Cirillo Marcolin’s long-standing experience as head of pivotal industry associations is clearly part of his persona as he diplomatically, yet firmly, conveys his message.
This story first appeared in the June 17, 2011 issue of WWD. Subscribe Today.
“Industry associations, including ANFAO [the Italian Optical Goods Manufacturers’ Association], generally represent companies that, while operating in the same sector, are in certain cases deeply different from one another in terms of dimensions, image, product and strategies,” said Marcolin, referring to the diverse range of firms, from small to medium to giant, that make up the eyewear industry.
Hailing from Milan’s prestigious Bocconi University, Marcolin, who is one of Giovanni Marcolin Coffen’s twin sons in the business, is a financial executive. He headed the French branch of the family-owned company in 1985, then returned to the headquarters in Longarone, Italy, to work in administration and production, becoming its chief executive officer in 1989.
At the same time, Marcolin’s résumé includes roles as president of Mido, the international eyewear show; president of ANFAO; vice president of Certottica, the Italian institution that certifies optical products, and president of FIAMP, the fashion accessories federation that includes ANFAO, ANCI (the footwear association), Mifur (the international fur and leather exhibition) and Aimpes (the association of Italian leather goods producers).
One of Marcolin’s priorities over the years has been to ensure that the eyewear district around the towns of Longarone and Belluno in the Veneto region would not be wiped away from increasing competition in low-cost countries.
“Despite the fact that many companies, even in our industry, have been forced to delocalize part of their production in Asia to cut costs, it’s important for our district to continue to exist,” said Marcolin, “given that creativity and design, a patrimony of our companies, including Marcolin, contribute to the success of Made in Italy products around the world.”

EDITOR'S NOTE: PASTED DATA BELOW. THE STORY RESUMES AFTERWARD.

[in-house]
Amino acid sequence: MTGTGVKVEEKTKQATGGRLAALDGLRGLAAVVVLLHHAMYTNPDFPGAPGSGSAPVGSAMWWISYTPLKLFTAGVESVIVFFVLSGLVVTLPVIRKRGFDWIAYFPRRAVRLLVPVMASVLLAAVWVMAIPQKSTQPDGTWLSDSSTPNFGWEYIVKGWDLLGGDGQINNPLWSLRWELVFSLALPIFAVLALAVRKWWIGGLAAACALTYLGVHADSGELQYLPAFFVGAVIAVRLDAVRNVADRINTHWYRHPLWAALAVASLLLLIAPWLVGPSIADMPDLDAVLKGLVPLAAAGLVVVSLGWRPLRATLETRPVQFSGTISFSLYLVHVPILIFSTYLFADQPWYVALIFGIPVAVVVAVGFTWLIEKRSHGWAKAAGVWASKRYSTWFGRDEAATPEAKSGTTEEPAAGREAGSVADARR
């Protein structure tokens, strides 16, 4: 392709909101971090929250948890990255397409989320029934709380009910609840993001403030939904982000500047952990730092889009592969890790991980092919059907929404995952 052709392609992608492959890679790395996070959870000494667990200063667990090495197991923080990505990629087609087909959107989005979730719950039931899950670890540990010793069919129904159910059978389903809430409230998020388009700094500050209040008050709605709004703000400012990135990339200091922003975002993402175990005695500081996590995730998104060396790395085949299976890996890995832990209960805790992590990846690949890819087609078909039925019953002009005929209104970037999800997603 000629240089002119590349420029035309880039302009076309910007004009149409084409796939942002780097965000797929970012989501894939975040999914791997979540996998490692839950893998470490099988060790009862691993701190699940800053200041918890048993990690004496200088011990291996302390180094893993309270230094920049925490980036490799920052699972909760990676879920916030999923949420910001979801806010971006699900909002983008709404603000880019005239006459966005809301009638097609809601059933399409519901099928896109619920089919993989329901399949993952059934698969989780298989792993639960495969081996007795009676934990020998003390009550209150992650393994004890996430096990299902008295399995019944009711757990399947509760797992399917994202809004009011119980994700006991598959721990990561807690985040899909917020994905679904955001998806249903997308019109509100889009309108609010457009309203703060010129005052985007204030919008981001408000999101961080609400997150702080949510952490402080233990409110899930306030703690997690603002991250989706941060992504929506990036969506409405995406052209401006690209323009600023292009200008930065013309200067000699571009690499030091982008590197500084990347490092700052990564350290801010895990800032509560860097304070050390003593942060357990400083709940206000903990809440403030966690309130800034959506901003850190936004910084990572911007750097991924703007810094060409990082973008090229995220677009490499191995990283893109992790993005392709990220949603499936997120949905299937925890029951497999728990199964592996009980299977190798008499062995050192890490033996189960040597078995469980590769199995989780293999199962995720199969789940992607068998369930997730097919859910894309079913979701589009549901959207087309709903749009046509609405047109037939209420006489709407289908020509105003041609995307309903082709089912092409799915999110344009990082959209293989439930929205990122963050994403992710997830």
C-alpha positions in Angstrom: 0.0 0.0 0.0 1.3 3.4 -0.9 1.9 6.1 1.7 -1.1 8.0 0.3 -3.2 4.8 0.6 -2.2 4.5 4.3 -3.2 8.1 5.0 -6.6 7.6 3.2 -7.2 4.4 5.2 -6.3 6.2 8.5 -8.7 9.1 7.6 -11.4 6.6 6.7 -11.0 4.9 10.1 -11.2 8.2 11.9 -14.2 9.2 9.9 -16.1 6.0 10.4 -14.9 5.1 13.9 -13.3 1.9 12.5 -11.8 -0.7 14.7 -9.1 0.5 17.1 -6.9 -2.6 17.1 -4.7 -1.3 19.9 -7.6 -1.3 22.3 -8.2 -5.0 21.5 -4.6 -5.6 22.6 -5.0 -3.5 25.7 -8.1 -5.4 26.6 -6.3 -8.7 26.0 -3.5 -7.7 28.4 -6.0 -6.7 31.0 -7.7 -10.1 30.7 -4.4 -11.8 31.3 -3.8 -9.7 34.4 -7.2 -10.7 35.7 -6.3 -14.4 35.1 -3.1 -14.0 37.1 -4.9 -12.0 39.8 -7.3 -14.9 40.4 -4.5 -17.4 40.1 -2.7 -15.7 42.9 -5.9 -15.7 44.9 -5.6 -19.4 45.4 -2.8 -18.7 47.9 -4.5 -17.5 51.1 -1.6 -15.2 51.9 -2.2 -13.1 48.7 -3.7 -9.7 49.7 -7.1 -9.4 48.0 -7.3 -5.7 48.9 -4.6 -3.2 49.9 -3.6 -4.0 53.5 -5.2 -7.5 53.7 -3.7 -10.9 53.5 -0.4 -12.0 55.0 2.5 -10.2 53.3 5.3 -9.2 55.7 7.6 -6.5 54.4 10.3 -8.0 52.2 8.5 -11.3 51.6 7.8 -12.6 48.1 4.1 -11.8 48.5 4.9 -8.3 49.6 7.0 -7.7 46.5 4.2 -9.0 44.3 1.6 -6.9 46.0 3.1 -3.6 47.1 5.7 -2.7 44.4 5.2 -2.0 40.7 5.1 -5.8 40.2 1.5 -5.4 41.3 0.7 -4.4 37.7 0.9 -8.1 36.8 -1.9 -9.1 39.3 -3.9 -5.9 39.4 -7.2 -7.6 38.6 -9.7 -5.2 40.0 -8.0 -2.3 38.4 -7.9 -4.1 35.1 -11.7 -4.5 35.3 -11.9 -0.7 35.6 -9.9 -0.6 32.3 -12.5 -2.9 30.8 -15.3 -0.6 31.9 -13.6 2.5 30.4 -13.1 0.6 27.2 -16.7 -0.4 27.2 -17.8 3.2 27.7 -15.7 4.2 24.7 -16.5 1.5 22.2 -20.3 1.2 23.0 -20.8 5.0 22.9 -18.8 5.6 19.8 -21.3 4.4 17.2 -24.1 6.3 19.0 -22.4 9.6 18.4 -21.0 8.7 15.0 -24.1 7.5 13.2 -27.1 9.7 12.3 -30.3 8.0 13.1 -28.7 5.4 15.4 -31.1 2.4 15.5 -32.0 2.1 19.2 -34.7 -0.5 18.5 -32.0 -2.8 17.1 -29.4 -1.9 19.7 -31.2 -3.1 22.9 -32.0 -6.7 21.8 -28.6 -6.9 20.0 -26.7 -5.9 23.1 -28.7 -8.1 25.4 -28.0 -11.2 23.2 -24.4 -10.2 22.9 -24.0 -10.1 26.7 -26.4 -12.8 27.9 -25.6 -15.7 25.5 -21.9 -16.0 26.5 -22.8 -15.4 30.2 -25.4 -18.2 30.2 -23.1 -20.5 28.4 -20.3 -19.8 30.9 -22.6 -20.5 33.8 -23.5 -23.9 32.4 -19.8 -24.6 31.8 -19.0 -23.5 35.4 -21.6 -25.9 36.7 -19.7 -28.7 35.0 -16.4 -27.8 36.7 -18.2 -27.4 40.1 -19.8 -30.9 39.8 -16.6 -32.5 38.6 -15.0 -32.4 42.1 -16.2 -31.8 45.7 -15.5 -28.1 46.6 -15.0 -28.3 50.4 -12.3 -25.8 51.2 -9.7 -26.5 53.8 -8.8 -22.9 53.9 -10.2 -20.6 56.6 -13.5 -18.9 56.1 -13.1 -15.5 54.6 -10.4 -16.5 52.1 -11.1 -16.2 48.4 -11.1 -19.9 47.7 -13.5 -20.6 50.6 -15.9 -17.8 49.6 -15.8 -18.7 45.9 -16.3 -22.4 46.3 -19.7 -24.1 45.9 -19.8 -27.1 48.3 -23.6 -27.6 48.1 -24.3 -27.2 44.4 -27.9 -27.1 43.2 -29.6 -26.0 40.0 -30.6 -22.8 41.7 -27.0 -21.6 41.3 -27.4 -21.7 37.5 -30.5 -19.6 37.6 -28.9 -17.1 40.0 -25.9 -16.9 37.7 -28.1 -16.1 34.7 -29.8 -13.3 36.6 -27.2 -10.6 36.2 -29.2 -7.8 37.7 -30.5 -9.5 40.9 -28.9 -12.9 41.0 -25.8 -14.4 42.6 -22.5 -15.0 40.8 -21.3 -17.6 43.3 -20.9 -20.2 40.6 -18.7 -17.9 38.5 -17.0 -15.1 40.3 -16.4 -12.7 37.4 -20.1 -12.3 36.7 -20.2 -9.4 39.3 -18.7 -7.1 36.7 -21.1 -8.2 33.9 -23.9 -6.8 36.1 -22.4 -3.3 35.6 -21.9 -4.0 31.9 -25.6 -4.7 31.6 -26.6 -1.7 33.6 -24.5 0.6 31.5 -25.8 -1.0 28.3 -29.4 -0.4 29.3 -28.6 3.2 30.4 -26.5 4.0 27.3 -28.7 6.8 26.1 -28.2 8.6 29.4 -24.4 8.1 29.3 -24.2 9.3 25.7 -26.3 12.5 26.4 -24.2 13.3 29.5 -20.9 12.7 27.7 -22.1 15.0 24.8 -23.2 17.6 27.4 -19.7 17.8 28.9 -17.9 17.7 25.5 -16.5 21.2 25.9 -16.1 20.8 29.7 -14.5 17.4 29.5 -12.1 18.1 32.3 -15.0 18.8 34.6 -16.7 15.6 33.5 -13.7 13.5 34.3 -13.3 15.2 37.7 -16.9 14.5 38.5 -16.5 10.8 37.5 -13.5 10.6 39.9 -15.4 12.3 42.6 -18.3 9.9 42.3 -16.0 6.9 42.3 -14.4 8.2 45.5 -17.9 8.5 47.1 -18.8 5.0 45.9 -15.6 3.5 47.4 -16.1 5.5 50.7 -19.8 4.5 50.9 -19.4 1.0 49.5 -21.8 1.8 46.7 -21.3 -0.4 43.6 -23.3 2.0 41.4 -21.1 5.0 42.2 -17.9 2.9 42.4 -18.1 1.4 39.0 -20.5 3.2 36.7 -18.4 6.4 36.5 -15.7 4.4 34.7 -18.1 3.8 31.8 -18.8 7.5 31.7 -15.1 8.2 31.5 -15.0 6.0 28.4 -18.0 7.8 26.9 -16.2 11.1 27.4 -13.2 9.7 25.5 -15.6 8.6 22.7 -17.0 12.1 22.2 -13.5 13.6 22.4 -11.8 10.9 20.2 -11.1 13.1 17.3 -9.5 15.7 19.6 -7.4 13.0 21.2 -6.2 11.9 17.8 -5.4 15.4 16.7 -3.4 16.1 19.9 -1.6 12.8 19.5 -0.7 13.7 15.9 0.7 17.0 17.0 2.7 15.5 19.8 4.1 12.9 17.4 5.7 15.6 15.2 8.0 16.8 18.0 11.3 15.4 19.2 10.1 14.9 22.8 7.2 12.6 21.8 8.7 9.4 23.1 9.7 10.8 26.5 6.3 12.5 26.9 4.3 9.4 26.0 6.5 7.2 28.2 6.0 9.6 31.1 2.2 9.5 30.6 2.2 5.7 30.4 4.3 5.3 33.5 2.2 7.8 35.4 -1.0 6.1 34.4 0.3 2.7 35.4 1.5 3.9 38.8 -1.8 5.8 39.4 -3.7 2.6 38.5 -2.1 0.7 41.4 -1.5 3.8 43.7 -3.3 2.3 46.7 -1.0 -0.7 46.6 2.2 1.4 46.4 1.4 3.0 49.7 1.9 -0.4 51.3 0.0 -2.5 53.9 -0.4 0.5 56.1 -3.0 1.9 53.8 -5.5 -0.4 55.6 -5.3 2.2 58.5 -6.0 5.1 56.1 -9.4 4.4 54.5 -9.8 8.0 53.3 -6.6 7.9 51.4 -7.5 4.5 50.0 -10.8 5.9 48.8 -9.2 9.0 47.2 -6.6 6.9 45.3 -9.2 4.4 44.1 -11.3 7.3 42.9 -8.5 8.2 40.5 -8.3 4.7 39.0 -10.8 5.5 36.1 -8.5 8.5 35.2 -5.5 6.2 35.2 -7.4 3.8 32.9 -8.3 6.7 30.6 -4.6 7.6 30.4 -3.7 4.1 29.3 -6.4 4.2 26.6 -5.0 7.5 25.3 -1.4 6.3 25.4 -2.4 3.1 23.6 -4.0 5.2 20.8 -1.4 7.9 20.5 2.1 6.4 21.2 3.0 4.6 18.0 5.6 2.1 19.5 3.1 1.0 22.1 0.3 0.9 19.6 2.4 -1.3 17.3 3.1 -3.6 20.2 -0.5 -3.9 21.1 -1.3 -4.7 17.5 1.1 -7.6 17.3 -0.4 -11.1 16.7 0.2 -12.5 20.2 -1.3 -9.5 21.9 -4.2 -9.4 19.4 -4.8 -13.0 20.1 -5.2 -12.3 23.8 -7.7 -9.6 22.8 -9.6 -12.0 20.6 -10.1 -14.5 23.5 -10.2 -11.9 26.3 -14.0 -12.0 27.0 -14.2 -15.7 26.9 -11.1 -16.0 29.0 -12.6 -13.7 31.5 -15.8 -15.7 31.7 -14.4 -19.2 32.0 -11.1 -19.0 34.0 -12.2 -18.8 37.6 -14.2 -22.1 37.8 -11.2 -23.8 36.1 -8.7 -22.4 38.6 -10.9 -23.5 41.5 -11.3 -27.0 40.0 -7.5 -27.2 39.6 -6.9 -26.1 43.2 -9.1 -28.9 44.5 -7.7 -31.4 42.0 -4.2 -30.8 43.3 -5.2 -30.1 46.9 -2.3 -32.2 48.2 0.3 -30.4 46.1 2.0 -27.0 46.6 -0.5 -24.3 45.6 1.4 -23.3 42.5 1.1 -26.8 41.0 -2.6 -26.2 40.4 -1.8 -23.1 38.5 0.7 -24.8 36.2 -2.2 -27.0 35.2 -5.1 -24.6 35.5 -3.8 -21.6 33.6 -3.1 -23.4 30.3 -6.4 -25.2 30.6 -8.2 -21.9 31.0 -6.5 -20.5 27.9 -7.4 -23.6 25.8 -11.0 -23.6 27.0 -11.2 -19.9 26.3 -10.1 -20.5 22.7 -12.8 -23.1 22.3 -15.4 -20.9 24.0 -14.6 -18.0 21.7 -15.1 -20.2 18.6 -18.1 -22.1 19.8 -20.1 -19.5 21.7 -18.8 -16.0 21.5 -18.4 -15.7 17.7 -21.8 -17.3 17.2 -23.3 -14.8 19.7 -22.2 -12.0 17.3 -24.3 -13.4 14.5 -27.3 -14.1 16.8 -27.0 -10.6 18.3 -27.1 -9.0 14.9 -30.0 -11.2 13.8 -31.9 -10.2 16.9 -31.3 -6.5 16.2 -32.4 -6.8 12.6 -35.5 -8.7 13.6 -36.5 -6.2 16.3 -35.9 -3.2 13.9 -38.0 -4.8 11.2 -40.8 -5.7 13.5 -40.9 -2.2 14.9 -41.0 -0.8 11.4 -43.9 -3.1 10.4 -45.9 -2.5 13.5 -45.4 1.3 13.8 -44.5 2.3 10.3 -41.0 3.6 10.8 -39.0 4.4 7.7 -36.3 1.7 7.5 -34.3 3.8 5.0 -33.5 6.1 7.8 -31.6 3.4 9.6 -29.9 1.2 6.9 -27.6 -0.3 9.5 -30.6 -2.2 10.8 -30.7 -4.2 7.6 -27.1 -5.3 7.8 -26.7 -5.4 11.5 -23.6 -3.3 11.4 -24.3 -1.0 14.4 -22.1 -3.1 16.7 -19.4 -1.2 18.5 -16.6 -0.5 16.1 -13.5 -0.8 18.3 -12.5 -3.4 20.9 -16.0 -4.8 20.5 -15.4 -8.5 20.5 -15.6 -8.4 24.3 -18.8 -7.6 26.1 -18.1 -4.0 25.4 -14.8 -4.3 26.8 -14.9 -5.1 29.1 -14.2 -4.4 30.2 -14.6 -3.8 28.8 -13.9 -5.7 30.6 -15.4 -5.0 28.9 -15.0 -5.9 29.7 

He noted how the high cost of labor and the State’s inefficient bureaucracy slowed down the development of the district over the past decade. Despite that, however, annual production in the Italian eyewear industry last year was 2.4 billion euros, or $3.1 billion, up 33 percent since 2001.
For its part, Marcolin SpA just invested 10 million euros, or $14.3 million, in a 140,400-square-foot state-of-the art production and logistics plant in Longarone.
“The new center will allow us to create new spaces to support the company’s growth in light of the constant increase of licensed collections and markets to develop, while maximizing strategies and efficiency,” said Marcolin.
The executive said the firm “favors the excellence of Made in Italy,” and is “committed” to maintaining its current levels of production in Italy, specifically in Longarone, despite the increasing competitiveness and cost-cutting efficiency outside the country.
Other major Italian eyewear makers Safilo and Luxottica are also based in the Veneto region, where about 80 percent of all Italian eyewear is produced.
Indeed, Marcolin is a staunch promoter of the Made in Italy label, which is being discussed at the European parliamentary level. Marcolin believes that creativity and design are the relevant issues, as the success of Made in Italy products relies on these elements.
ANFAO, for example, is focusing efforts on Made in Italy around the world. It recently brought an exhibition on the history of eyewear to New York, which is traveling to Istanbul at the end of the month and will head to Berlin in September.
And to further boost visibility, Marcolin touted the strength of the Mido show, which “remains the most important eyewear fair in the world and has succeeded in following the evolution of the market and responding to the changing needs of the companies — in terms of real business for some, and a window of communication for others,” he said, noting that it’s the only show that represents the entire eyewear sector, from glasses and lenses to cases and machinery.